“Access to technology and materials needed to continue learning while schools are closed is desperately unequal. Likewise, children with limited learning support at home have almost no means to support their education,” Robert Jenkins, UNICEF Chief of Education, said in a statement.
Providing a range of learning tools and accelerating access to the internet for every school and every child is critical, he added.
Many experts seem to be “lost in translation” about the real impact of technology on development in Africa.
While Gugu Ndebele, the Executive Director of the Oprah Winfrey Leadership Academy for Girls, based in South Africa, acknowledges that technology remains a vital tool for the development of education, she insists that digital information can only thrive and be useful to children if it exists within a conducive environment.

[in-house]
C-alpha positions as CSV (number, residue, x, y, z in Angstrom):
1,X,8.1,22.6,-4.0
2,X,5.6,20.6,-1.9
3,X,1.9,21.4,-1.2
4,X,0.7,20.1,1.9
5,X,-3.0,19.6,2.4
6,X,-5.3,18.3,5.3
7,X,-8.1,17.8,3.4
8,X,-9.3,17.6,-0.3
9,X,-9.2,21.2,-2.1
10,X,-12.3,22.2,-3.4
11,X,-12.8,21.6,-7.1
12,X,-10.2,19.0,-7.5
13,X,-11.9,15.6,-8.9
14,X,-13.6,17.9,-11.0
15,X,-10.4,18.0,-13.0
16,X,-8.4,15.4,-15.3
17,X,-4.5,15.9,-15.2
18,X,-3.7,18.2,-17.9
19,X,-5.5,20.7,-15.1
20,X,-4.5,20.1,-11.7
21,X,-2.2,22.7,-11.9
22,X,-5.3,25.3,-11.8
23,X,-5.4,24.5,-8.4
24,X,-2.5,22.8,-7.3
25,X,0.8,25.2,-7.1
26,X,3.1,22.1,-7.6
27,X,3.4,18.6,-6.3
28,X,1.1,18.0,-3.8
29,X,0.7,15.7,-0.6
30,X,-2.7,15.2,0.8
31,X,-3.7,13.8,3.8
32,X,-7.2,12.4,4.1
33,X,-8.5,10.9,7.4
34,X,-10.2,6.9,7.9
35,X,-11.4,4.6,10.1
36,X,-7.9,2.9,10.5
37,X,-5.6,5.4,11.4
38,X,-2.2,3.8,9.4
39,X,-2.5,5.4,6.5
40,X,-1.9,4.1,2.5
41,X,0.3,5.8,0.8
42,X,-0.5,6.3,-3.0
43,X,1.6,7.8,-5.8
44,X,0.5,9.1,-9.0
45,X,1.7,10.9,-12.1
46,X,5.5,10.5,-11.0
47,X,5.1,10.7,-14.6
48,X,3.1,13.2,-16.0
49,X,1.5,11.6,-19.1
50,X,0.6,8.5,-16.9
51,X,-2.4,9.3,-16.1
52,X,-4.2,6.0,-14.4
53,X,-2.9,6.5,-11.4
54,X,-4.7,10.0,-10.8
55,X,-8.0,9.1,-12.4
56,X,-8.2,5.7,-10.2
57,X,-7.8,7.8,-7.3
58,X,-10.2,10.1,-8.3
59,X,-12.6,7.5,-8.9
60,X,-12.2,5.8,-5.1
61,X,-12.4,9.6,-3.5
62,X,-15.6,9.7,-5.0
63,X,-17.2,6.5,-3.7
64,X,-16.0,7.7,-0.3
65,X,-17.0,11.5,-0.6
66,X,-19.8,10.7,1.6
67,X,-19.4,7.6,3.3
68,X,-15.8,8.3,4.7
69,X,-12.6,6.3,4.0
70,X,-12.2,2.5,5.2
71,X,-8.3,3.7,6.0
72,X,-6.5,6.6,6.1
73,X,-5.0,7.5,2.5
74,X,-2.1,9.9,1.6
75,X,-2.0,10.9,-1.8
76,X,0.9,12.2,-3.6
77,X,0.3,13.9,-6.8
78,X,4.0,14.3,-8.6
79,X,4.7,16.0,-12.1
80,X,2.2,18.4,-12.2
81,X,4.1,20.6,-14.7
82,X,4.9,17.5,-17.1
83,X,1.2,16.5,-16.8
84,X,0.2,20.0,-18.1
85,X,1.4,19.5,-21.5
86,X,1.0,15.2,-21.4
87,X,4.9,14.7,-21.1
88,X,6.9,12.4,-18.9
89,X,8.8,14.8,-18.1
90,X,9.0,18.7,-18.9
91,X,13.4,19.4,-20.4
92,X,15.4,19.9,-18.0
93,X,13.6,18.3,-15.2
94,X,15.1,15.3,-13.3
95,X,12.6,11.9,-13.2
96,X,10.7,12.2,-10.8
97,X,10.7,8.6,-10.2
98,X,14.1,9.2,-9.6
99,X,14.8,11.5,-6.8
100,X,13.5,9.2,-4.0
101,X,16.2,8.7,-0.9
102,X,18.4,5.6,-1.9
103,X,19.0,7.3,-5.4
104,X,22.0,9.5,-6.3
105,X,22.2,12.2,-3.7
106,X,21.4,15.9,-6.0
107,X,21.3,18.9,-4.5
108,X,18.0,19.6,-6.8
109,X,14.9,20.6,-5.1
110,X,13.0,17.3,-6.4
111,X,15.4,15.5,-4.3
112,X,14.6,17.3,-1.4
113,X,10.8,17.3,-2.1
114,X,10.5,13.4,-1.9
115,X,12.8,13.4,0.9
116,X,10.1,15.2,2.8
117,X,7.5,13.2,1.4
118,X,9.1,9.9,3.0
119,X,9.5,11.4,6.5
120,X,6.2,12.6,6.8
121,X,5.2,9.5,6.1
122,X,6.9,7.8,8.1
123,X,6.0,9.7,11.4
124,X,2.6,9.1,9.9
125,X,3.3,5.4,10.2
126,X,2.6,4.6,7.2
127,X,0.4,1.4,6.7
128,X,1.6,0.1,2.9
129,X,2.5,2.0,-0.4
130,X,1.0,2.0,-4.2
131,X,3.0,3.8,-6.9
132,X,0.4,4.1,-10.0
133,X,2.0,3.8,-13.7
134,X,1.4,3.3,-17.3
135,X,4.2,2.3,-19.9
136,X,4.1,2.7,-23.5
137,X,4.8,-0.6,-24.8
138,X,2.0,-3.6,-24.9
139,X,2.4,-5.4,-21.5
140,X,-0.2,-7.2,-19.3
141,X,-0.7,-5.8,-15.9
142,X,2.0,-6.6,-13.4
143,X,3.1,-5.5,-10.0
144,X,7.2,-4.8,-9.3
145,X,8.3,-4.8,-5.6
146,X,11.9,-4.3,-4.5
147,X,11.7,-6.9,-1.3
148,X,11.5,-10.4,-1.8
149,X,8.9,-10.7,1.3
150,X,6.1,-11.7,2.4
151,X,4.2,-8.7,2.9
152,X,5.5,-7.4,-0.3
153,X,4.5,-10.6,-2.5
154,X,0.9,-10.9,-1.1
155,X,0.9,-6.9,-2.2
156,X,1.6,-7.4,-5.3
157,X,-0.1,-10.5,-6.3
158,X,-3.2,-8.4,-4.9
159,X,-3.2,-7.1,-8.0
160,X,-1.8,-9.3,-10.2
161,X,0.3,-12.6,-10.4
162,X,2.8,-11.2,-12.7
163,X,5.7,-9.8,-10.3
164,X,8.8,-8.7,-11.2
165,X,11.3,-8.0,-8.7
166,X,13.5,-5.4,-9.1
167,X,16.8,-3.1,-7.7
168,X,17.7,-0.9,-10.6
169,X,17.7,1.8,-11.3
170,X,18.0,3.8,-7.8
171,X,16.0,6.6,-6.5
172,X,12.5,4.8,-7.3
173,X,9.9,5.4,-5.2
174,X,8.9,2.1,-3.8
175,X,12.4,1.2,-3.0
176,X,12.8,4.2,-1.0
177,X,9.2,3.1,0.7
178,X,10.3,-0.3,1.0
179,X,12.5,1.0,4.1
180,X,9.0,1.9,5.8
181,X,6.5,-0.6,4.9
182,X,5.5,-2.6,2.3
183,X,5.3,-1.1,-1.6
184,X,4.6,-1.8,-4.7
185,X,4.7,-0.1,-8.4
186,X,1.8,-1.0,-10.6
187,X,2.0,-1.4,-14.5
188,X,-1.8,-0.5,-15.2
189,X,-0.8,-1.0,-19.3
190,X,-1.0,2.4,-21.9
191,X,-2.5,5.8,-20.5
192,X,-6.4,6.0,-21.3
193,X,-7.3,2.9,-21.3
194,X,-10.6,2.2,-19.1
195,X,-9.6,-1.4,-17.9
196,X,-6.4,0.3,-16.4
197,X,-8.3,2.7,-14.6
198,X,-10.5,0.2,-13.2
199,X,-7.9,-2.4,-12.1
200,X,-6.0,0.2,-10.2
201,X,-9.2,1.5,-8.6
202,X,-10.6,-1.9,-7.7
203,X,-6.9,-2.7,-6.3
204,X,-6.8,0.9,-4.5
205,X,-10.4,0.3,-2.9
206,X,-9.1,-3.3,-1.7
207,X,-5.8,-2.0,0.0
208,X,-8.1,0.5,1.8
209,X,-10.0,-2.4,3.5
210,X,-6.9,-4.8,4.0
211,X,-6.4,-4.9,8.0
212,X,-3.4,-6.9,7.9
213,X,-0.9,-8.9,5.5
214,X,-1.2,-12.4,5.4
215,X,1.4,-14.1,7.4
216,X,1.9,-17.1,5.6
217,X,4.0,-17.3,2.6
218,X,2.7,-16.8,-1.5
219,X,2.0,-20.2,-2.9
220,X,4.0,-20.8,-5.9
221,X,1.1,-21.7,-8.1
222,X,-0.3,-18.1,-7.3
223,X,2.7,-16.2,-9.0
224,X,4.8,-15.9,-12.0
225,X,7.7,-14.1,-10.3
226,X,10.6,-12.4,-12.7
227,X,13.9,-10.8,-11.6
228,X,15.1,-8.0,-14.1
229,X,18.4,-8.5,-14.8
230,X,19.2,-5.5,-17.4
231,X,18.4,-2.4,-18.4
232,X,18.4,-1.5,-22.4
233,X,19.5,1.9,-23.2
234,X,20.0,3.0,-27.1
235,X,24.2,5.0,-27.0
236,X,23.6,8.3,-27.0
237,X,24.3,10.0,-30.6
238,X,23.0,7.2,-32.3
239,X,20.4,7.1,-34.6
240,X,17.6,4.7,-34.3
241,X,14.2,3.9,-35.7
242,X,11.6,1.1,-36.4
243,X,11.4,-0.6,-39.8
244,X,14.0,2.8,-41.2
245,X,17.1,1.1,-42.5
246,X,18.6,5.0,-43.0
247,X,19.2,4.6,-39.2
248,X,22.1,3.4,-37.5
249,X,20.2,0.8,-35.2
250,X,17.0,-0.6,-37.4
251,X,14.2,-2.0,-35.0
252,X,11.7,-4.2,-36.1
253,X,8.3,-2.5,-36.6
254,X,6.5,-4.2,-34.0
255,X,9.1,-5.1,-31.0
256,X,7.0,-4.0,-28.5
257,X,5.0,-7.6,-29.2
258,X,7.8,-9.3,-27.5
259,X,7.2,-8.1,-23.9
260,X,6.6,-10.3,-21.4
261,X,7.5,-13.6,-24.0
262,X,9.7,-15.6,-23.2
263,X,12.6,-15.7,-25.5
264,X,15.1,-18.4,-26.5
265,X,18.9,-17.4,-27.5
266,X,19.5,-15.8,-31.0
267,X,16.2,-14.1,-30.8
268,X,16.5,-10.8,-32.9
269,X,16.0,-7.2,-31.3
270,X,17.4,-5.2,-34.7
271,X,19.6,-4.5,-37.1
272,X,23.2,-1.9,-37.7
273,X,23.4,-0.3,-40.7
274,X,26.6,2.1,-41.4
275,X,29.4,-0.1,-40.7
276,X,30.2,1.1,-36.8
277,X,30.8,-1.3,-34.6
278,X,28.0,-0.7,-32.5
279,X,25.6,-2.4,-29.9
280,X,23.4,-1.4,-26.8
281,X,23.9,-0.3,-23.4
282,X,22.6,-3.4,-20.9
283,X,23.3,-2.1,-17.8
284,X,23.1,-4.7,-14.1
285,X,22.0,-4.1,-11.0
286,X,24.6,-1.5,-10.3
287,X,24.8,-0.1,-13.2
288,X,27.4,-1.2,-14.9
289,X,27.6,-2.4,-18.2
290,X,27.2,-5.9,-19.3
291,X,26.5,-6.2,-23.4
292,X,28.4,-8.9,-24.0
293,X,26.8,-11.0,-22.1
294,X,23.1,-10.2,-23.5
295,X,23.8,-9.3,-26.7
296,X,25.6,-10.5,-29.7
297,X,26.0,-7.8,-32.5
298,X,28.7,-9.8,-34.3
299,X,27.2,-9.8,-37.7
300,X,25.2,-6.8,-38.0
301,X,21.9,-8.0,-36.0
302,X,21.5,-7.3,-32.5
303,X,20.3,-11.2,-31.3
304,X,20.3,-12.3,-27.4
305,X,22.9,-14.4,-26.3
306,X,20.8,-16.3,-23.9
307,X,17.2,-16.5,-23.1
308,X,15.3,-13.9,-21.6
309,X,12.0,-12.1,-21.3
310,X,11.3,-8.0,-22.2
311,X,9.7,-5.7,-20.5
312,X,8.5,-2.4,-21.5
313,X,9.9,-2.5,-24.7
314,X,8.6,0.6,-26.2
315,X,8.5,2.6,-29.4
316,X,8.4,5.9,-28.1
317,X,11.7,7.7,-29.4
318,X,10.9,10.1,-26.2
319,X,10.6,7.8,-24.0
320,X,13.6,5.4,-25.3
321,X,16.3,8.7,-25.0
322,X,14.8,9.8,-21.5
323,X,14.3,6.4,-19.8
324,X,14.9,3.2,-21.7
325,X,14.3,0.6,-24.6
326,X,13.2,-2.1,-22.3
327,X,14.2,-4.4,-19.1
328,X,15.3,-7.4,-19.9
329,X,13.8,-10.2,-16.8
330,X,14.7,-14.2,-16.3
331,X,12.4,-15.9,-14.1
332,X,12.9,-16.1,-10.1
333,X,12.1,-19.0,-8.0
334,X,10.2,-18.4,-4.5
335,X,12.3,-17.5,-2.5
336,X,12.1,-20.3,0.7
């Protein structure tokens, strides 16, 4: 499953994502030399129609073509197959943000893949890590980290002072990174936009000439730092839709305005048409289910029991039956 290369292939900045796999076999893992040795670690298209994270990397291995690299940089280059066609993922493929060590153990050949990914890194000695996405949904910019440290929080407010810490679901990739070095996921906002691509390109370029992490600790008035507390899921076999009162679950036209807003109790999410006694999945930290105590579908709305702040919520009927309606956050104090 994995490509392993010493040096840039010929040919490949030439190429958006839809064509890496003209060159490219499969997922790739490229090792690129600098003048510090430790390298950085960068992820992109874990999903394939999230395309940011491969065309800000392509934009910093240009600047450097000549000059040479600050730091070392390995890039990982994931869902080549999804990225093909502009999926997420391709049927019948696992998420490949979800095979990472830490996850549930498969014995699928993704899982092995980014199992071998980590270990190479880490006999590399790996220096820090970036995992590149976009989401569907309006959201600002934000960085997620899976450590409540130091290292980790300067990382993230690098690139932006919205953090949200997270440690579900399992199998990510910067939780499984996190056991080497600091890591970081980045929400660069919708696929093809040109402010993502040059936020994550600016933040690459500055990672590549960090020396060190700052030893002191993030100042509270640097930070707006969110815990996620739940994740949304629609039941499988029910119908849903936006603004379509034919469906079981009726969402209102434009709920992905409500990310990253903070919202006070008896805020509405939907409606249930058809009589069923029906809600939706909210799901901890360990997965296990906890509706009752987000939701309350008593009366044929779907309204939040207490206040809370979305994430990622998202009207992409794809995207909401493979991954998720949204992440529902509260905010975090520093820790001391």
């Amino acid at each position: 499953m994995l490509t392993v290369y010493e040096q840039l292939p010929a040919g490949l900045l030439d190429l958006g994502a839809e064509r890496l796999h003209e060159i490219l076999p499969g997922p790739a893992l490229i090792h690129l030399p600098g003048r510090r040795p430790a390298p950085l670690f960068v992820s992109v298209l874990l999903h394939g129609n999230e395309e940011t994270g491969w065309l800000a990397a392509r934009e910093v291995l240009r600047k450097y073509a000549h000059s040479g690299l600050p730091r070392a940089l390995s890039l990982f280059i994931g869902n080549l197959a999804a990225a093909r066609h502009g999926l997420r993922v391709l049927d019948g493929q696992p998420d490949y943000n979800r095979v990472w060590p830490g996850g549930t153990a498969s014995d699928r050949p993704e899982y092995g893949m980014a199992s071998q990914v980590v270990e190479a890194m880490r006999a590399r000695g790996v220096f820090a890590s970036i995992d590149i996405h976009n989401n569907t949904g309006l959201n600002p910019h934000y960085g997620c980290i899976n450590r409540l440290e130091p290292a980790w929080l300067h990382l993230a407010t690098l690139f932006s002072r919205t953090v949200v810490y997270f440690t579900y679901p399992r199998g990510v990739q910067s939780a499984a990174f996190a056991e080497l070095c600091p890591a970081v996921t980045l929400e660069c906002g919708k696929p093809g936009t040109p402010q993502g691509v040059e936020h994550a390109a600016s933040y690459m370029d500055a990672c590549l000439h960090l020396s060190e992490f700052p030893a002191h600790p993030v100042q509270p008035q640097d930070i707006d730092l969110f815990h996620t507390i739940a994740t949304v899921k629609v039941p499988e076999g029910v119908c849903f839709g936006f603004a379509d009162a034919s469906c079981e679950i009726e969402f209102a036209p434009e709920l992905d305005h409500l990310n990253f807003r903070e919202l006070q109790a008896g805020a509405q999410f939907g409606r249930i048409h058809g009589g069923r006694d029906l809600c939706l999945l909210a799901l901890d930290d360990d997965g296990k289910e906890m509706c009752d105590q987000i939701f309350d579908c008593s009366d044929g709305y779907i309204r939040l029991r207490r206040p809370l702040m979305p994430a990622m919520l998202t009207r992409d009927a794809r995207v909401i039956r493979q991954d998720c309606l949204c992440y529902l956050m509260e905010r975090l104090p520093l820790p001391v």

According to Ndebele, the foundation or basis for development is literacy and education.
“UNESCO studies on education still indicate low levels of literacy and education in developing countries. Secondly, digital transformation requires infrastructure, which unfortunately is not available in poor communities, whose only struggle is survival,” she told TRT World.
“What this period has shown is that those that have resources will continue to flourish as they can access and engage with the different platforms. And those that are poor will continue to be left behind,” adds Ndebele.